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People need hope more than ever. As followers of Jesus, we have this promise in Colossians 1:27.....Listen to Radio Podcast featured on Moody Radio April 17 2024 

Mark 050 - Know How



He also said, “This is what the kingdom of God is like. A man scatters seed on the ground. Night and day, whether he sleeps or gets up, the seed sprouts and grows, though he does not know how.


Mark 4:26,27


Living in central Florida, we’re surrounded by food production. No matter what direction you drive into our town, you go through cattle ranches and citrus groves. Go out a little bit further out and you’ll go through acres and acres of strawberries and tomatoes growing in fields alongside the road


On a much small scale is our garden. Or, should I say, Mary Ann’s garden. She has about a dozen tomato plants in large pots with individual irrigation microjets. She nurtures and feeds them with an assortment of liquid and granular fertilizers and soil conditioners.


We also have three compost piles where we recycle all manner of organic matter. Any and all vegetable materials goes into the compost heaps along with grass clippings and leaves gathered from around town. Additionally, I’ve made a deal with local restaurants to collect their coffee grounds and tea leaves which make their way into the compost piles.


The thing about producing food is that it’s a gradual process. There’s no such thing as instant anything. It requires patience, demanding that you invest time, over time.


The story Jesus tells is not about just any seed, or someone else’s seed, but the seed that this man scattered. It’s not just personal, it’s very personal from the get-go. The man scatters his seed, the seed he bought, the seed he collected, the seed he stored, the seed he took into the field, the seed he personally scattered.


He scatters his seed, and then – nothing. You can almost hear the crickets in the background as empty nothingness passes. His seed doesn’t immediately pop up like a jack-in-the-box. It doesn’t instantly grow, bloom, and produce grain like microwave popcorn. He must do that very un-American thing: waiting. And all the while he waits, all he can do is nothing.


He throws seed on the ground, and he’s done with the seed. What follows is day after day of waking, looking, waiting, sleeping. There’s nothing to be done. He actively scattered the seed, now he can only, passively, wait.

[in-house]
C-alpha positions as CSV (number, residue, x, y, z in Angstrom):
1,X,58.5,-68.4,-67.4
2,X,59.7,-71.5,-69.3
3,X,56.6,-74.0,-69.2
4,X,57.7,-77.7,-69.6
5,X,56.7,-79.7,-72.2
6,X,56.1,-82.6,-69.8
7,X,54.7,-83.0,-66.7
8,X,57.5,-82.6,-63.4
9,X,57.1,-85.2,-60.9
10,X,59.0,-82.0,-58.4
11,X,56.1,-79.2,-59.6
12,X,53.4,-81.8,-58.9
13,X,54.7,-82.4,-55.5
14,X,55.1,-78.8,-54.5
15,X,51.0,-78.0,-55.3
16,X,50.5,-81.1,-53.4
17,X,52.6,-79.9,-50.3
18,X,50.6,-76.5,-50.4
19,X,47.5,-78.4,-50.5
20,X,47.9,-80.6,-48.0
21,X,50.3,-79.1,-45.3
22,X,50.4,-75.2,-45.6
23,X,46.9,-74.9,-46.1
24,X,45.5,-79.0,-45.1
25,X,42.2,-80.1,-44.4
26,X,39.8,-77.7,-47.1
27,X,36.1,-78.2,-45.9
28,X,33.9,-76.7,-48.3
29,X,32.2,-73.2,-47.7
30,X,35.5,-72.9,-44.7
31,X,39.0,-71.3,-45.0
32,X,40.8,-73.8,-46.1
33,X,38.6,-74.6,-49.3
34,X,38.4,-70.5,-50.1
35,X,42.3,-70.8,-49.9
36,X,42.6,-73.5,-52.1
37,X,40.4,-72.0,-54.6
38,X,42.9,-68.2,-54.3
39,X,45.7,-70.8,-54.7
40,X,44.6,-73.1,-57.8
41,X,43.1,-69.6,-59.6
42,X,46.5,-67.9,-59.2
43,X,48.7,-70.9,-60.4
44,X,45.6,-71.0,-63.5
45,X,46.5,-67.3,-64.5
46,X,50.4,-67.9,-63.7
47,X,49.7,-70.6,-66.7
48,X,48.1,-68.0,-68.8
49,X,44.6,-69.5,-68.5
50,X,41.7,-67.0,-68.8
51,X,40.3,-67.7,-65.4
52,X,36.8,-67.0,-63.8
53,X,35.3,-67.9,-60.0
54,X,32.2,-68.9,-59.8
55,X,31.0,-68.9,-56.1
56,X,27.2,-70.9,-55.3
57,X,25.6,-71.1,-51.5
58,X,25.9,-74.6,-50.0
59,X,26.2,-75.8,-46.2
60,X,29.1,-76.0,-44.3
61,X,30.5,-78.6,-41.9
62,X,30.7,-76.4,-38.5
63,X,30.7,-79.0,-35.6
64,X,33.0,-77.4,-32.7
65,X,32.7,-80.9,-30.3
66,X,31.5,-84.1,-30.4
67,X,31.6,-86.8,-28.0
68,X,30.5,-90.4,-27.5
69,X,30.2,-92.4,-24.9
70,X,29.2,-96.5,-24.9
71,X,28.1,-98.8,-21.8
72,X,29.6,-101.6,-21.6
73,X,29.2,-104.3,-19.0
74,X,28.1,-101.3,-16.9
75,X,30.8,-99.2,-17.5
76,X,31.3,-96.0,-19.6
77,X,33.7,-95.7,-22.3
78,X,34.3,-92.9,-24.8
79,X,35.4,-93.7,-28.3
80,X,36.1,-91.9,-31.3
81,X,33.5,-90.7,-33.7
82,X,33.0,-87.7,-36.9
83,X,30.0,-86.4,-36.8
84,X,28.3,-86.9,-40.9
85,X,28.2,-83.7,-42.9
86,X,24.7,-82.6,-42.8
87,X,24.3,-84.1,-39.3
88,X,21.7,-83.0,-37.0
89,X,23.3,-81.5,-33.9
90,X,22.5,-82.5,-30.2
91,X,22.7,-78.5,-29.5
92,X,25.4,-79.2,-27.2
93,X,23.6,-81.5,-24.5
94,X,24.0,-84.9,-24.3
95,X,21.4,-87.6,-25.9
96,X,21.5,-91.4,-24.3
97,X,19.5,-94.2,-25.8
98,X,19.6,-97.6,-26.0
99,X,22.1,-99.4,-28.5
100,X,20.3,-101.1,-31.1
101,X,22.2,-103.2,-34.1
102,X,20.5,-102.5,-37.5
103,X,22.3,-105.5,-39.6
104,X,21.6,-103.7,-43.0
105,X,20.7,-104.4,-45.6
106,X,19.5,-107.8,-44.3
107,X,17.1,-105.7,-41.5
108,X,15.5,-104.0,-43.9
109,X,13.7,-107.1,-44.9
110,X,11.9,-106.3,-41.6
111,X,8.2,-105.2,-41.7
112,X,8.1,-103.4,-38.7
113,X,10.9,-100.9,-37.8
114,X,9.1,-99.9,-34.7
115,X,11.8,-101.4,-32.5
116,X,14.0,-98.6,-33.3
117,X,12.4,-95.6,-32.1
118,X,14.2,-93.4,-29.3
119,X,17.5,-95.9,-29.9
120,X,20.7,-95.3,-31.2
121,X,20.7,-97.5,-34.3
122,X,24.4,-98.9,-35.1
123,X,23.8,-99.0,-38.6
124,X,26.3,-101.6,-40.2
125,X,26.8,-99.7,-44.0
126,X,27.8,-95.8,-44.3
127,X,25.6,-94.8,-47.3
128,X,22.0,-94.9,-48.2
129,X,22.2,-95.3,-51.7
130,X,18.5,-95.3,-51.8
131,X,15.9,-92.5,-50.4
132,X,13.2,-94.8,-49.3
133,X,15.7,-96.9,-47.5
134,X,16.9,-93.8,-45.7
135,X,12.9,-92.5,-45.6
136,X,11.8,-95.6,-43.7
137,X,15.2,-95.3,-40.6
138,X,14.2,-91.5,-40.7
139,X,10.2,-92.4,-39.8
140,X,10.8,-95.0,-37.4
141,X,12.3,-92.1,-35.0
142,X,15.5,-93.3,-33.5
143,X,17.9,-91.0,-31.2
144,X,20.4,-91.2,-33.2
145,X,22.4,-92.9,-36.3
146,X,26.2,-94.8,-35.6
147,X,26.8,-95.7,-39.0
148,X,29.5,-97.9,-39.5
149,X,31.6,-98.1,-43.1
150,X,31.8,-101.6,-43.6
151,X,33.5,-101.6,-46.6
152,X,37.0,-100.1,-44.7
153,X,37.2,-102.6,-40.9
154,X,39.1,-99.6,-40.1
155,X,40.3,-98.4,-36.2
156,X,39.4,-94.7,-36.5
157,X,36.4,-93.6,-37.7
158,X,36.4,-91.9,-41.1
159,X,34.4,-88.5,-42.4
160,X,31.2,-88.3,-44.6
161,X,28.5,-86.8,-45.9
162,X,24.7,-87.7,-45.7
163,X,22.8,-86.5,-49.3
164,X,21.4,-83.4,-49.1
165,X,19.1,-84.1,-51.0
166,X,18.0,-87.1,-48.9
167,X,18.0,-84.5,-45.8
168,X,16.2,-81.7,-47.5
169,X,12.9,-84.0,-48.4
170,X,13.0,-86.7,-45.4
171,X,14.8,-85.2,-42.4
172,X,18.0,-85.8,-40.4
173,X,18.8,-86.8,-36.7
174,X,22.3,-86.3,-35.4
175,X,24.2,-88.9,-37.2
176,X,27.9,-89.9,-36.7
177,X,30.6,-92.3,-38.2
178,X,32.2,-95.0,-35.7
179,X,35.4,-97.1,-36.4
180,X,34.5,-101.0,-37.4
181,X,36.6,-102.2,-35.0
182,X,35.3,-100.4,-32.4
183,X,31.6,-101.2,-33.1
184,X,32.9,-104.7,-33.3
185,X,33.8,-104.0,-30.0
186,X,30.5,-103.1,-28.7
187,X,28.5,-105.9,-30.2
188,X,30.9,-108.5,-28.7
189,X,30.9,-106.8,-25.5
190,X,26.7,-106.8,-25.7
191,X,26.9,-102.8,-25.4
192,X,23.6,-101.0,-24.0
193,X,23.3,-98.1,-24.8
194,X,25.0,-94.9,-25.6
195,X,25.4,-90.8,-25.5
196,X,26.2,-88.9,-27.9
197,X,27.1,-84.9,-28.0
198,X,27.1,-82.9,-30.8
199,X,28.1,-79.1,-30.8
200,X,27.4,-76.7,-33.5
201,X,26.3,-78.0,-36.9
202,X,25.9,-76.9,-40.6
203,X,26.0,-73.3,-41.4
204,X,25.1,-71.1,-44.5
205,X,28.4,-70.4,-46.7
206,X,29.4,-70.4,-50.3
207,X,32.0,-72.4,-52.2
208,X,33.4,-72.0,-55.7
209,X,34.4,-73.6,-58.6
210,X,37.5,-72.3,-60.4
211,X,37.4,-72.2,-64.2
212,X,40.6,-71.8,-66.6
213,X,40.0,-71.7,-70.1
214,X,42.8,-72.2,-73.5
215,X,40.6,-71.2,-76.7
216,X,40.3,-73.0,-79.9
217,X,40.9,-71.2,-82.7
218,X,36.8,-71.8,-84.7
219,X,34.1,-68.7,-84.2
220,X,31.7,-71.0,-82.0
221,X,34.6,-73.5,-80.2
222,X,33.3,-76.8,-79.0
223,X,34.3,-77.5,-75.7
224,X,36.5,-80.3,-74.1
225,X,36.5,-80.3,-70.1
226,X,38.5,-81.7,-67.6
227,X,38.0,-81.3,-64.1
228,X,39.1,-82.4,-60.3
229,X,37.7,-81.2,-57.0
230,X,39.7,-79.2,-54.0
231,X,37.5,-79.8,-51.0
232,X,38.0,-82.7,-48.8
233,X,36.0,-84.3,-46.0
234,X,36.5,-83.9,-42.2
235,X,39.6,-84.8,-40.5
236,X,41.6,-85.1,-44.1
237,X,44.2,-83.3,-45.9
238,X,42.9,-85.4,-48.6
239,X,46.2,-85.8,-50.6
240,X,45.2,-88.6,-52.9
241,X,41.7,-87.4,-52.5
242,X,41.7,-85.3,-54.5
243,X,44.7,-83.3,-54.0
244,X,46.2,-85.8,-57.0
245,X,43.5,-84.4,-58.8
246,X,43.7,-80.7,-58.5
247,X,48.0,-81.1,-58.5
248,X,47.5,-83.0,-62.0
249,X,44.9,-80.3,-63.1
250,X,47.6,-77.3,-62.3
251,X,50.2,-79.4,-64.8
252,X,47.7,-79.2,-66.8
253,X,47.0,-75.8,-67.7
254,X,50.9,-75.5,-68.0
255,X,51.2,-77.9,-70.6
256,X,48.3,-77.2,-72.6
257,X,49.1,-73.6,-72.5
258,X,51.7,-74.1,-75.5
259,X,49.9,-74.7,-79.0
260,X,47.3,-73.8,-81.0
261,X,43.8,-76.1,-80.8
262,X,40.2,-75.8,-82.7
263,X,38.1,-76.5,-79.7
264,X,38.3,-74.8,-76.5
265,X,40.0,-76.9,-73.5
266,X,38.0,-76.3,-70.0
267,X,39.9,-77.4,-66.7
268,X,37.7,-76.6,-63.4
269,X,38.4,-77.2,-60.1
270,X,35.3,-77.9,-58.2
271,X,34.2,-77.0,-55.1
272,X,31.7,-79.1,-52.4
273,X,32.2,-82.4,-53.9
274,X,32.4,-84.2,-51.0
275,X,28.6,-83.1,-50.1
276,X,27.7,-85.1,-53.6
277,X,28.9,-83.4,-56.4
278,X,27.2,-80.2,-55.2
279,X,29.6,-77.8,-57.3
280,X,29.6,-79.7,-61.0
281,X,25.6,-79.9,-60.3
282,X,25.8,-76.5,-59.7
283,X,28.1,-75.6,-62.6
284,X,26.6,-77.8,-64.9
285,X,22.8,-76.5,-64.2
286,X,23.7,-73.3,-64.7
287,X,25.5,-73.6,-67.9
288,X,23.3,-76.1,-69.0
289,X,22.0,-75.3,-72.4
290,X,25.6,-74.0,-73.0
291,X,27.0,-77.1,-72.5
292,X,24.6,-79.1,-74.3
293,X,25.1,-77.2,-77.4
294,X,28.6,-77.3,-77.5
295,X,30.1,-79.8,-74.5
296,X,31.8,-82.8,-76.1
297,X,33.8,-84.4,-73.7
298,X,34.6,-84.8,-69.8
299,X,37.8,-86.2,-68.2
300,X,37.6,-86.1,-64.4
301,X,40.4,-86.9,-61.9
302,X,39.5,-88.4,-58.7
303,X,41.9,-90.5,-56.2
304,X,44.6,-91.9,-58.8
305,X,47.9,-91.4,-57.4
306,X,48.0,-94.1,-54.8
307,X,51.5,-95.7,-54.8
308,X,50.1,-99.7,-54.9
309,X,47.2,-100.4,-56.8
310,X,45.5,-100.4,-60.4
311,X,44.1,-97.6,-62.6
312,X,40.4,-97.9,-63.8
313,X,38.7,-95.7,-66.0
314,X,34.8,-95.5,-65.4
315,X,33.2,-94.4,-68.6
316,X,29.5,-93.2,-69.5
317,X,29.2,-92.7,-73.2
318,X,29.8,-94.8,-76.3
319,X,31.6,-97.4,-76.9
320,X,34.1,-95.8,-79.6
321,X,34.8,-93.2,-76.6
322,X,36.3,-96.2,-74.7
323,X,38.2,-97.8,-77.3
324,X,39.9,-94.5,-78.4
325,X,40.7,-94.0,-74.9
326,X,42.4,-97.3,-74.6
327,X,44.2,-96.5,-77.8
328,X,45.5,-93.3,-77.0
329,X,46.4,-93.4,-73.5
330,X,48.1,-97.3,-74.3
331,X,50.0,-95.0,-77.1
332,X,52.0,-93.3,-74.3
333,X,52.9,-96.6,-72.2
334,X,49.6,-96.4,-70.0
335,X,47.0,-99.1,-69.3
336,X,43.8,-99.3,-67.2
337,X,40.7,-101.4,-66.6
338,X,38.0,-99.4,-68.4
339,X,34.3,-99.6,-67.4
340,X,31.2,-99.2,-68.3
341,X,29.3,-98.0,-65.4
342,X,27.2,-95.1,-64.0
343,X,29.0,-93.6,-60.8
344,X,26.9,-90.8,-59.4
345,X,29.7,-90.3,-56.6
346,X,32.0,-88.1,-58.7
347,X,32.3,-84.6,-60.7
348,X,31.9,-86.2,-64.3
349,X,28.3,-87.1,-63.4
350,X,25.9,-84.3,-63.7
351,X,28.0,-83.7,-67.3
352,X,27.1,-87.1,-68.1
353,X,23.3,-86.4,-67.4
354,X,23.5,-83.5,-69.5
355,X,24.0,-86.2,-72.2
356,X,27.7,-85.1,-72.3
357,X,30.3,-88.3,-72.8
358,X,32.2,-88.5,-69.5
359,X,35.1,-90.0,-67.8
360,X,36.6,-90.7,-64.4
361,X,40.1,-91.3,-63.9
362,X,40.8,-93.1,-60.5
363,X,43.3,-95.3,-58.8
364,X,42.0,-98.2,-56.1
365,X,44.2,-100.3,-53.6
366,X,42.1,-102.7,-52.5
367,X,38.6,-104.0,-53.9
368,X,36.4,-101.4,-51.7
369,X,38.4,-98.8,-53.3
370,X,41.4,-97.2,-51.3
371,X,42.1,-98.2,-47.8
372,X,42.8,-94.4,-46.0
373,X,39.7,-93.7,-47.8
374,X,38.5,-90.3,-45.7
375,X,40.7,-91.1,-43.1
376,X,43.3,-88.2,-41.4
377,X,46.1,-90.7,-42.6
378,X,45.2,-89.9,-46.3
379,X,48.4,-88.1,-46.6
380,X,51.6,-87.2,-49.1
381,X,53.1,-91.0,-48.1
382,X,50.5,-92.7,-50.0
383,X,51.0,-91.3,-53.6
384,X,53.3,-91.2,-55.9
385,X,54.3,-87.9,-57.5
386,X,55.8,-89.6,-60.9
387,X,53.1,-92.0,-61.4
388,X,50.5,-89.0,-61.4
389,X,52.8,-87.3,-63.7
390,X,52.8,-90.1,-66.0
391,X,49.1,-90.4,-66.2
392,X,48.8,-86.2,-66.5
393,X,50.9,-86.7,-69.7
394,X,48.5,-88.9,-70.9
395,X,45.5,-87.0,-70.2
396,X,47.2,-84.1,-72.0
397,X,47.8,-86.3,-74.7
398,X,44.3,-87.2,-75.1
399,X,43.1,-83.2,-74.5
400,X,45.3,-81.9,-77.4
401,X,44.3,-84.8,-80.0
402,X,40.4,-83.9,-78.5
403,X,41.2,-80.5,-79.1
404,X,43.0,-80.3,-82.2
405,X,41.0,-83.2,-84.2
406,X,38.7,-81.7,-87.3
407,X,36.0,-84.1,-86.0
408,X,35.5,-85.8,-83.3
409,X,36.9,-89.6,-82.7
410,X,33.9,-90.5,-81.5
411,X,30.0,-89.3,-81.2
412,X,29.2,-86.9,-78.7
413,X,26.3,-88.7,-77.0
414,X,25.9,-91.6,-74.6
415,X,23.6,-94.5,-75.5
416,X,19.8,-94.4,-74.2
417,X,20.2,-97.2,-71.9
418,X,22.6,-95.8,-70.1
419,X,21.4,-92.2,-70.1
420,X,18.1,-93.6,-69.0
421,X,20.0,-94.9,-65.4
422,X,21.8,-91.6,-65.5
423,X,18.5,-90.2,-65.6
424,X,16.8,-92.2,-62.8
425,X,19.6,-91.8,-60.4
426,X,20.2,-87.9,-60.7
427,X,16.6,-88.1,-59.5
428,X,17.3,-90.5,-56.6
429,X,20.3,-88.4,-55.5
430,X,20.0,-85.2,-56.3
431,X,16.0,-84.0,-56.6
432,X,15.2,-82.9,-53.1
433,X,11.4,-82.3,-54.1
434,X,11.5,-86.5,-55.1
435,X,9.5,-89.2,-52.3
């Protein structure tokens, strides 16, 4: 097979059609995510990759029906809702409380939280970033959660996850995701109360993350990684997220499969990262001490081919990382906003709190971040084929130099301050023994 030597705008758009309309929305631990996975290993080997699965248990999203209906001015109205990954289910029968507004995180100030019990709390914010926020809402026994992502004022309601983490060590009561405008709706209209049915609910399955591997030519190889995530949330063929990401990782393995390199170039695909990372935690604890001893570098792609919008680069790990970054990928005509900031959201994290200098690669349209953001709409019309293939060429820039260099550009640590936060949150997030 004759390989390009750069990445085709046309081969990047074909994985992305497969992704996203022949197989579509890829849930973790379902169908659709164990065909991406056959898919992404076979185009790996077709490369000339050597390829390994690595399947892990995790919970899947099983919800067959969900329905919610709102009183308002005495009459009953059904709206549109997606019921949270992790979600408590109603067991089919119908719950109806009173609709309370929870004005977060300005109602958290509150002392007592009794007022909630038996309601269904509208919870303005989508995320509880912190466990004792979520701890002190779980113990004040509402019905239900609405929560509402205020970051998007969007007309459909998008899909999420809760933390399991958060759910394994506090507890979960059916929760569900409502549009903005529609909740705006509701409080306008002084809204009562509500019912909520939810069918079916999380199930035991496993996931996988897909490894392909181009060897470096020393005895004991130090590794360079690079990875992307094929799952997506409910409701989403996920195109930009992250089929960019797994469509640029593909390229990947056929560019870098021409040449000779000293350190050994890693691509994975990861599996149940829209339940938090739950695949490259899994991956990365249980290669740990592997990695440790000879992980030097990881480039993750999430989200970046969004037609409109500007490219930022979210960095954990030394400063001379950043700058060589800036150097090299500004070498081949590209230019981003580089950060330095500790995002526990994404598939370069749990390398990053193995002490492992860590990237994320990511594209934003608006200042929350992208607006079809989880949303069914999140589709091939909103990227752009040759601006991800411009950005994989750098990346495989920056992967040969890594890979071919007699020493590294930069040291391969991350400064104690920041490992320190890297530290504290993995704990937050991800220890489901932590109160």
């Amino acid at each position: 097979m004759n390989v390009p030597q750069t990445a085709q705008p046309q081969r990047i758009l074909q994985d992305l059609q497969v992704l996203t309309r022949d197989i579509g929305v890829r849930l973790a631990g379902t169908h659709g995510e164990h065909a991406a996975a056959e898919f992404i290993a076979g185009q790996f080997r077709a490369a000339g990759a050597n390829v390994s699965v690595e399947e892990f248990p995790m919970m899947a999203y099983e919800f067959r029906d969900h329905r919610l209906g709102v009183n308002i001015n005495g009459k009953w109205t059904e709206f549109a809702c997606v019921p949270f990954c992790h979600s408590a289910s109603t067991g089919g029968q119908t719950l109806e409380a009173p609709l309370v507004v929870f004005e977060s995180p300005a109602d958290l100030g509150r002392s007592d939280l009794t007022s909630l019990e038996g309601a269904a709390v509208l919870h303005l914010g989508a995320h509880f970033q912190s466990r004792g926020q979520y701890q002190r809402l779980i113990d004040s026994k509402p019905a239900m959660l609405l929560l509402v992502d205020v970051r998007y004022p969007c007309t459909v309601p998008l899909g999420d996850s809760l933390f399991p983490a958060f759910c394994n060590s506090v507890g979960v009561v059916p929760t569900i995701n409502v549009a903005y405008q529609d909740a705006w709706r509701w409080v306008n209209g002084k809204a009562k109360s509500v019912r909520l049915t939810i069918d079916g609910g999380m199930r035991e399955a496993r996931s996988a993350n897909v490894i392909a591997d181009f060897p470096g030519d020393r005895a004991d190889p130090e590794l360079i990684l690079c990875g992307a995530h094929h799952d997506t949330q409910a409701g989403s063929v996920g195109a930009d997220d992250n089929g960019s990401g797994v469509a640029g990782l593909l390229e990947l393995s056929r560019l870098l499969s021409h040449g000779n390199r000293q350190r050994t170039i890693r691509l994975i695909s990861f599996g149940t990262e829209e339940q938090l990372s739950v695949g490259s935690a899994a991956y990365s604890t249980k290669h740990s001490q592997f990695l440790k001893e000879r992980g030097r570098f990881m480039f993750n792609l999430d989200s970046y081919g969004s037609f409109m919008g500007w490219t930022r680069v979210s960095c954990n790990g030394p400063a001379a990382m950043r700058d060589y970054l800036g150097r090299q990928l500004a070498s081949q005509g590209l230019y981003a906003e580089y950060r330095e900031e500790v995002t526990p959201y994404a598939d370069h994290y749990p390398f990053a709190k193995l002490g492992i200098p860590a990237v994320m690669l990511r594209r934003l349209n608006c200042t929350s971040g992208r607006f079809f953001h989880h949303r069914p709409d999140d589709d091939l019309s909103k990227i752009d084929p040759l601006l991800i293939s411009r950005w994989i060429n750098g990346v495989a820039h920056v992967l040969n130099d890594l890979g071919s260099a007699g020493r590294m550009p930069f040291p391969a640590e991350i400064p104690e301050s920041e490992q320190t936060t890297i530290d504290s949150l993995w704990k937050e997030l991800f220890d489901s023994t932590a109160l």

But it’s worse than that. In addition to waiting and not being able to do anything, he also doesn’t know what’s going on, how it happens. Yes, he knows that you spread seed on the ground. But after that, it’s a mystery. He really has no clue why, or how it happens.


It is a dull, monotonous life. After all the anticipation and activity of scattering, there isn’t anything else to do but wait. Waiting for results from what he’s already done. Waiting for something to happen, but he doesn’t know how it happens.


We want to know. We have to know. We are willing to do just about anything to know. We’ll make deals with God, promising anything, just so that we are told so we know.


We have this empty space in our lives, in our heads, in our souls. And we think that if we get enough details, if we get the right information, that it will fill that hole. If God would only explain his reasons, we think that we’d be able to understand it all. Then, and only then, comforted by knowledge would we be able to relax and have faith.


But that’s a lie. Jesus didn’t say;


Come to me, all you who are weary and burdened, and I will give you information, an explanation, answers, data, reasons.


No, Jesus said something altogether different, and more satisfying.


Come to me, all you who are weary and burdened, and I will give you rest.


Matthew 11:28


In the midst of doing nothing, waiting, Jesus gives rest. In exchange for our restless worry and fidgeting, Jesus gives refreshment. When we give up the need to know, to have all the answers, we get all of Jesus.


When we’re grasping for answers, for information, for reasons and explanations, the only thing we get is that emptiness in the pit of our stomach and restlessness in our soul. But when we let go of our need to be in control, and reach out to Jesus, something amazing happens.


Take my yoke upon you and learn from me, for I am gentle and humble in heart, and you will find rest for your souls.


Matthew 11:29


We find rest for our souls. Rest that finally satisfies. Rest that finally lets us breathe that sigh of release that we’ve been looking for all our lives. That’s the real know-how we’re looking for.

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